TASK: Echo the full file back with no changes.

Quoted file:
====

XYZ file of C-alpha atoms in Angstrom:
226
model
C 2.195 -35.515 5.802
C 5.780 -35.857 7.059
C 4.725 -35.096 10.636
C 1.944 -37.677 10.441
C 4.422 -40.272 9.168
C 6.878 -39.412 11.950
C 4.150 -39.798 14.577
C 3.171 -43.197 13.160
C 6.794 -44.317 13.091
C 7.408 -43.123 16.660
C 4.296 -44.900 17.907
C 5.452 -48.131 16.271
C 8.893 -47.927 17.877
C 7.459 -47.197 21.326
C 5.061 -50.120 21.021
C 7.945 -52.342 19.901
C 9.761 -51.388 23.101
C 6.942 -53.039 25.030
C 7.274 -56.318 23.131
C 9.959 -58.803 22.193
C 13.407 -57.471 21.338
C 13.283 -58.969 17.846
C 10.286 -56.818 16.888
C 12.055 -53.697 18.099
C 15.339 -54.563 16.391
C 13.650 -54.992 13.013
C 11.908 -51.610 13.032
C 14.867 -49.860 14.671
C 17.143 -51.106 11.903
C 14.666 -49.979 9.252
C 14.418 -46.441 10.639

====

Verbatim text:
XYZ file of C-alpha atoms in Angstrom:
226
model
C 2.195 -35.515 5.802
C 5.780 -35.857 7.059
C 4.725 -35.096 10.636
C 1.944 -37.677 10.441
C 4.422 -40.272 9.168
C 6.878 -39.412 11.950
C 4.150 -39.798 14.577
C 3.171 -43.197 13.160
C 6.794 -44.317 13.091
C 7.408 -43.123 16.660
C 4.296 -44.900 17.907
C 5.452 -48.131 16.271
C 8.893 -47.927 17.877
C 7.459 -47.197 21.326
C 5.061 -50.120 21.021
C 7.945 -52.342 19.901
C 9.761 -51.388 23.101
C 6.942 -53.039 25.030
C 7.274 -56.318 23.131
C 9.959 -58.803 22.193
C 13.407 -57.471 21.338
C 13.283 -58.969 17.846
C 10.286 -56.818 16.888
C 12.055 -53.697 18.099
C 15.339 -54.563 16.391
C 13.650 -54.992 13.013
C 11.908 -51.610 13.032
C 14.867 -49.860 14.671
C 17.143 -51.106 11.903
C 14.666 -49.979 9.252
C 14.418 -46.441 10.639